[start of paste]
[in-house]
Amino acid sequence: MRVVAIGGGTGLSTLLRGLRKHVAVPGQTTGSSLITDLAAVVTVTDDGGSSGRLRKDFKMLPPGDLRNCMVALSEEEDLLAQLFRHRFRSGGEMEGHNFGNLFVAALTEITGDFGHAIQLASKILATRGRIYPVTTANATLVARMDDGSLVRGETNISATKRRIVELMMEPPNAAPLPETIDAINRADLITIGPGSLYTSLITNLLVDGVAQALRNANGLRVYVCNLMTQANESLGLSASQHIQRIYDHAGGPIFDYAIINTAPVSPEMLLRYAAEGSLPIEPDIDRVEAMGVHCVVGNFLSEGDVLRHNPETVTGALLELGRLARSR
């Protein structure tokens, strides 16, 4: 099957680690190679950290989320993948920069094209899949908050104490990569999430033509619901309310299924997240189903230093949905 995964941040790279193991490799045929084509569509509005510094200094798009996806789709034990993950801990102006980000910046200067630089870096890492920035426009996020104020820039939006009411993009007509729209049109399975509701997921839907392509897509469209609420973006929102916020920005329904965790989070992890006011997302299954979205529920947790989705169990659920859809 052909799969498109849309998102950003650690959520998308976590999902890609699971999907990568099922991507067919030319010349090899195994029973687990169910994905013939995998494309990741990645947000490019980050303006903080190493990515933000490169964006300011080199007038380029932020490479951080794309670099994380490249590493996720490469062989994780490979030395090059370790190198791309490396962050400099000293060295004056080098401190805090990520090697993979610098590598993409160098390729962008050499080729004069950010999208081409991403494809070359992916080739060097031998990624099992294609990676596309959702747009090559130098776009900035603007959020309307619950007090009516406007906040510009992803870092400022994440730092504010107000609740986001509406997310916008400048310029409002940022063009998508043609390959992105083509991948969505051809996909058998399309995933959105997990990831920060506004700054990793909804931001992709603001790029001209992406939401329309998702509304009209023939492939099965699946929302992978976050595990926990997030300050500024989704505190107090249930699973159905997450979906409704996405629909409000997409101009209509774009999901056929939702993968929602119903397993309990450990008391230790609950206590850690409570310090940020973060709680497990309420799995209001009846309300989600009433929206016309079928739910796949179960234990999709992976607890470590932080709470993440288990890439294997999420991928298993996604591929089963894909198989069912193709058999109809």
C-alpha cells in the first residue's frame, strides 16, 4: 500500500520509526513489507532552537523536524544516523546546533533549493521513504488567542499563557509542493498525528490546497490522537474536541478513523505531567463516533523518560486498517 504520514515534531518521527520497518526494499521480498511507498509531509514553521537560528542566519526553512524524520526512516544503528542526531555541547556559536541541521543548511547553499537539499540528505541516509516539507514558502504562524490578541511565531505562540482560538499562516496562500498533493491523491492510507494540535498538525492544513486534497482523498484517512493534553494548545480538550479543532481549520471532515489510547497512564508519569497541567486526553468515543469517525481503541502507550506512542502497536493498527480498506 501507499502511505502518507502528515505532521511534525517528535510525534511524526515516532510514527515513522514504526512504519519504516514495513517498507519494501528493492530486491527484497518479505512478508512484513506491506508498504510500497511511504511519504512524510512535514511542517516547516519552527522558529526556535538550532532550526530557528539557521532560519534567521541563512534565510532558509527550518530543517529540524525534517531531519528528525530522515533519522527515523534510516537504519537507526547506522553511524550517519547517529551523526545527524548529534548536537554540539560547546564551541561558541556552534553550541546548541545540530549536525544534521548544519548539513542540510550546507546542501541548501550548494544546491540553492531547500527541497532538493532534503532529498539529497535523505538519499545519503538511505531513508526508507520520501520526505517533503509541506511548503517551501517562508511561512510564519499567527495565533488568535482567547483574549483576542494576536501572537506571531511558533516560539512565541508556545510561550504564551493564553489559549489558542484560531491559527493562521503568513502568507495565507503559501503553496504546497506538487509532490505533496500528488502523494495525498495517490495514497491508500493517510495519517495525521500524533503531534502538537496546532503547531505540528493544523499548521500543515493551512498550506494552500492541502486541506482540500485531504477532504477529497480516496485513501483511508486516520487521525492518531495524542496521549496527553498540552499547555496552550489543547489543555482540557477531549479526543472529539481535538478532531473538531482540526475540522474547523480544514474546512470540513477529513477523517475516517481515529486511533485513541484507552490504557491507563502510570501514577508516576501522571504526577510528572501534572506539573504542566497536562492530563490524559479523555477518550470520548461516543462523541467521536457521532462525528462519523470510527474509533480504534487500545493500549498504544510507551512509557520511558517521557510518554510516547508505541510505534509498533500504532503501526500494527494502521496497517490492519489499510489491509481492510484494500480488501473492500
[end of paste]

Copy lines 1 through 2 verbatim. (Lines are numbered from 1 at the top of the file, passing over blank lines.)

[in-house]
Amino acid sequence: MRVVAIGGGTGLSTLLRGLRKHVAVPGQTTGSSLITDLAAVVTVTDDGGSSGRLRKDFKMLPPGDLRNCMVALSEEEDLLAQLFRHRFRSGGEMEGHNFGNLFVAALTEITGDFGHAIQLASKILATRGRIYPVTTANATLVARMDDGSLVRGETNISATKRRIVELMMEPPNAAPLPETIDAINRADLITIGPGSLYTSLITNLLVDGVAQALRNANGLRVYVCNLMTQANESLGLSASQHIQRIYDHAGGPIFDYAIINTAPVSPEMLLRYAAEGSLPIEPDIDRVEAMGVHCVVGNFLSEGDVLRHNPETVTGALLELGRLARSR